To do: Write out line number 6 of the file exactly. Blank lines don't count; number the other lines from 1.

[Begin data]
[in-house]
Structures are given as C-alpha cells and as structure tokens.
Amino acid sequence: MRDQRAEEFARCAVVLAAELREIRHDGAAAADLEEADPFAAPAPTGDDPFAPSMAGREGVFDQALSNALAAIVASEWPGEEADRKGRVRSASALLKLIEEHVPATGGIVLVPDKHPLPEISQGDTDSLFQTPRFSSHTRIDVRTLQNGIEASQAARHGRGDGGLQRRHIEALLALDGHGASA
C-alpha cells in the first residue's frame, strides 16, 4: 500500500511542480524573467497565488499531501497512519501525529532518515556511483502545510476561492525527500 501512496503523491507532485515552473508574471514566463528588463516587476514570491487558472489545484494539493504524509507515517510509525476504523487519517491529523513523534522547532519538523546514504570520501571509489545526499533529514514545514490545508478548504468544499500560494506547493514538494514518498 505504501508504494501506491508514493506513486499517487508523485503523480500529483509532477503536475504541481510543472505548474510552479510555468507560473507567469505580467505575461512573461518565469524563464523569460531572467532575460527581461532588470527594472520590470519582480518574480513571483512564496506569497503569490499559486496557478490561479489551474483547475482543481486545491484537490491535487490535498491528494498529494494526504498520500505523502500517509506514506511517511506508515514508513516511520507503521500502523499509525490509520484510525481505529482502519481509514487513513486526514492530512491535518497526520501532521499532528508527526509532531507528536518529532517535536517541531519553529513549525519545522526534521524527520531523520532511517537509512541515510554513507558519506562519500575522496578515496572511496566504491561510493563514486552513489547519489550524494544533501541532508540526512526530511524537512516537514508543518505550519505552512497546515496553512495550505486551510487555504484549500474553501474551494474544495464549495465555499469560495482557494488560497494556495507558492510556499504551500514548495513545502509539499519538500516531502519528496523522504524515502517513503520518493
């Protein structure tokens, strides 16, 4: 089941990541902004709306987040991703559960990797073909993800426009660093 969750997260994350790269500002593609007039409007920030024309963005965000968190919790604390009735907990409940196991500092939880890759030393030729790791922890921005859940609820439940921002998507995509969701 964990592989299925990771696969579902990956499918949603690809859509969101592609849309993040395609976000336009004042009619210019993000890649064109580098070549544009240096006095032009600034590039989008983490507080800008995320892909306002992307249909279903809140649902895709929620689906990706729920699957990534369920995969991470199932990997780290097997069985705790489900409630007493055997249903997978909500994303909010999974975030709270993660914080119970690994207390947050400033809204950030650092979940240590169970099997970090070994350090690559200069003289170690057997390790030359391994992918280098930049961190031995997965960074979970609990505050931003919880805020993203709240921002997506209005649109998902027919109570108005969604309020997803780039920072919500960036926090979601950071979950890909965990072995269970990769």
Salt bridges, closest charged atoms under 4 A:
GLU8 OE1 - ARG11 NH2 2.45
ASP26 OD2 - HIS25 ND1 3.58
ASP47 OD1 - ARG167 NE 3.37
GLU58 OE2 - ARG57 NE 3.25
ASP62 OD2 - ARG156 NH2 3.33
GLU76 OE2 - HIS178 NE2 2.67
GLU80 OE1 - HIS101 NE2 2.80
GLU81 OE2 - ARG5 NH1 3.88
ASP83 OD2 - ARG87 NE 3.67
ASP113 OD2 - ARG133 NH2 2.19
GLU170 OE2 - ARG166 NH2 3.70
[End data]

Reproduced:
Salt bridges, closest charged atoms under 4 A: